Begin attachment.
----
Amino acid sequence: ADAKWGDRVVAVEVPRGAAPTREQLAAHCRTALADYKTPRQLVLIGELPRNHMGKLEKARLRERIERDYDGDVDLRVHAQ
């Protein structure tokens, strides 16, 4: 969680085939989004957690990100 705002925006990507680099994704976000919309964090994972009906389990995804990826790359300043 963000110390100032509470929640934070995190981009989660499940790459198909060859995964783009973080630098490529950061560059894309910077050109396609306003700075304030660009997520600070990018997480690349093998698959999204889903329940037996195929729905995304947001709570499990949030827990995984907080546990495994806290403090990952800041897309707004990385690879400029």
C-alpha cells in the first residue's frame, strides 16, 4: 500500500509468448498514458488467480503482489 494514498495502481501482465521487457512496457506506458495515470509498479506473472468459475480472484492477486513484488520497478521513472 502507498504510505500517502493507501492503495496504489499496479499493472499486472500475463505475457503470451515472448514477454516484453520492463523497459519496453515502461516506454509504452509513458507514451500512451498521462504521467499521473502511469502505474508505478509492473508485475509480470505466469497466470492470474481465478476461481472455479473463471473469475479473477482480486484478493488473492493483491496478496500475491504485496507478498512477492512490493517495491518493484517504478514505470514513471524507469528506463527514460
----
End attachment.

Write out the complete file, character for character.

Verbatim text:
Amino acid sequence: ADAKWGDRVVAVEVPRGAAPTREQLAAHCRTALADYKTPRQLVLIGELPRNHMGKLEKARLRERIERDYDGDVDLRVHAQ
């Protein structure tokens, strides 16, 4: 969680085939989004957690990100 705002925006990507680099994704976000919309964090994972009906389990995804990826790359300043 963000110390100032509470929640934070995190981009989660499940790459198909060859995964783009973080630098490529950061560059894309910077050109396609306003700075304030660009997520600070990018997480690349093998698959999204889903329940037996195929729905995304947001709570499990949030827990995984907080546990495994806290403090990952800041897309707004990385690879400029």
C-alpha cells in the first residue's frame, strides 16, 4: 500500500509468448498514458488467480503482489 494514498495502481501482465521487457512496457506506458495515470509498479506473472468459475480472484492477486513484488520497478521513472 502507498504510505500517502493507501492503495496504489499496479499493472499486472500475463505475457503470451515472448514477454516484453520492463523497459519496453515502461516506454509504452509513458507514451500512451498521462504521467499521473502511469502505474508505478509492473508485475509480470505466469497466470492470474481465478476461481472455479473463471473469475479473477482480486484478493488473492493483491496478496500475491504485496507478498512477492512490493517495491518493484517504478514505470514513471524507469528506463527514460